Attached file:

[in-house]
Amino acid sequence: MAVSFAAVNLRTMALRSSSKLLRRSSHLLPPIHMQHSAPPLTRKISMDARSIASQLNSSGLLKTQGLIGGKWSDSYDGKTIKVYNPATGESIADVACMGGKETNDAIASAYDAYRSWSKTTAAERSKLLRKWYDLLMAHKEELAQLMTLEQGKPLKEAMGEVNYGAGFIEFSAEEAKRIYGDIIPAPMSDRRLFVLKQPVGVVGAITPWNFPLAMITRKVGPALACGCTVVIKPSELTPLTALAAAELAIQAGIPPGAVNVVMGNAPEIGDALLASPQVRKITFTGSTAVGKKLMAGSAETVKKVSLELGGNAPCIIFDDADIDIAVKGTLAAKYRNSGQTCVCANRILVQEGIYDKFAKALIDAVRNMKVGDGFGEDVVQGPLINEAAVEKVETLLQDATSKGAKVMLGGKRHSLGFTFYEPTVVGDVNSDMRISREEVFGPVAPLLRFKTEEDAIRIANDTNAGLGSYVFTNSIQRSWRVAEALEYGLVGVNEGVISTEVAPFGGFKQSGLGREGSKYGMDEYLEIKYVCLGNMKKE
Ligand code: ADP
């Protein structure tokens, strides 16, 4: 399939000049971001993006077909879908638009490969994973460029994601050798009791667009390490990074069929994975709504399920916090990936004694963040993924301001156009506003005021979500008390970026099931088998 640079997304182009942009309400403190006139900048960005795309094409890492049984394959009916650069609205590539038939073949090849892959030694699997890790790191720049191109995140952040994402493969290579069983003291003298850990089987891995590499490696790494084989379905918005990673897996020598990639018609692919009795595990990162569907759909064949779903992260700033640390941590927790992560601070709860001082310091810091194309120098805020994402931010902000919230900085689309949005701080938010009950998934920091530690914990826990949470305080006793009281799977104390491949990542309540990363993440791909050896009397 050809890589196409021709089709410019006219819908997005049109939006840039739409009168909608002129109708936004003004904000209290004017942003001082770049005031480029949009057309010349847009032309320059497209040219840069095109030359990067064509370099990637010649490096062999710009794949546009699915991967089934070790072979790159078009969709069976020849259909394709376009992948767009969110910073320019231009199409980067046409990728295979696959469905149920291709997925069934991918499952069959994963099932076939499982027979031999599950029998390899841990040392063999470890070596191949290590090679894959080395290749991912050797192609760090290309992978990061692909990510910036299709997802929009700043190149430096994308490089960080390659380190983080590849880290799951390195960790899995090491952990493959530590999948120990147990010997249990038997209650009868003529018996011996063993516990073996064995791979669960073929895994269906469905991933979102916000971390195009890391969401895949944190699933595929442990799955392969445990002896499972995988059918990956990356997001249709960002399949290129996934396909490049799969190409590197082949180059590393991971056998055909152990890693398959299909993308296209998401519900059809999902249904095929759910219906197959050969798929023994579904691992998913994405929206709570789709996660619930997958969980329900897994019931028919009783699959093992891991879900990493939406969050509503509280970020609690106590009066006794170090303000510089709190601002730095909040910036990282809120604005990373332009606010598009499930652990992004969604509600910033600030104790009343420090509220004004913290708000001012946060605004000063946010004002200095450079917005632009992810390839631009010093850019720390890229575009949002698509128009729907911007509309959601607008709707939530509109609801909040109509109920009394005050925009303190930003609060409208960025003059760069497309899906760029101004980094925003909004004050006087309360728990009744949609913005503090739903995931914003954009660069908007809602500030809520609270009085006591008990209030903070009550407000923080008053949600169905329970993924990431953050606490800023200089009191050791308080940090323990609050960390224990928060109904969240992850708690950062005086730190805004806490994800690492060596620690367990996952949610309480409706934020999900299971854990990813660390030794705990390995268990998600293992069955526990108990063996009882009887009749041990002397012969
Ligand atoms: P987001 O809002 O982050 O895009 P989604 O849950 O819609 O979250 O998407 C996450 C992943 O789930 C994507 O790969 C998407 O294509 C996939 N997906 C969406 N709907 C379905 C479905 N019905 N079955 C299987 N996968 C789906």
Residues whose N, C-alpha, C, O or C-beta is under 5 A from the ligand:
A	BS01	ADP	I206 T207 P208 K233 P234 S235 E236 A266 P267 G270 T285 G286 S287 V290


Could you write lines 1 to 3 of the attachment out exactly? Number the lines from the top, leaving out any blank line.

[in-house]
Amino acid sequence: MAVSFAAVNLRTMALRSSSKLLRRSSHLLPPIHMQHSAPPLTRKISMDARSIASQLNSSGLLKTQGLIGGKWSDSYDGKTIKVYNPATGESIADVACMGGKETNDAIASAYDAYRSWSKTTAAERSKLLRKWYDLLMAHKEELAQLMTLEQGKPLKEAMGEVNYGAGFIEFSAEEAKRIYGDIIPAPMSDRRLFVLKQPVGVVGAITPWNFPLAMITRKVGPALACGCTVVIKPSELTPLTALAAAELAIQAGIPPGAVNVVMGNAPEIGDALLASPQVRKITFTGSTAVGKKLMAGSAETVKKVSLELGGNAPCIIFDDADIDIAVKGTLAAKYRNSGQTCVCANRILVQEGIYDKFAKALIDAVRNMKVGDGFGEDVVQGPLINEAAVEKVETLLQDATSKGAKVMLGGKRHSLGFTFYEPTVVGDVNSDMRISREEVFGPVAPLLRFKTEEDAIRIANDTNAGLGSYVFTNSIQRSWRVAEALEYGLVGVNEGVISTEVAPFGGFKQSGLGREGSKYGMDEYLEIKYVCLGNMKKE
Ligand code: ADP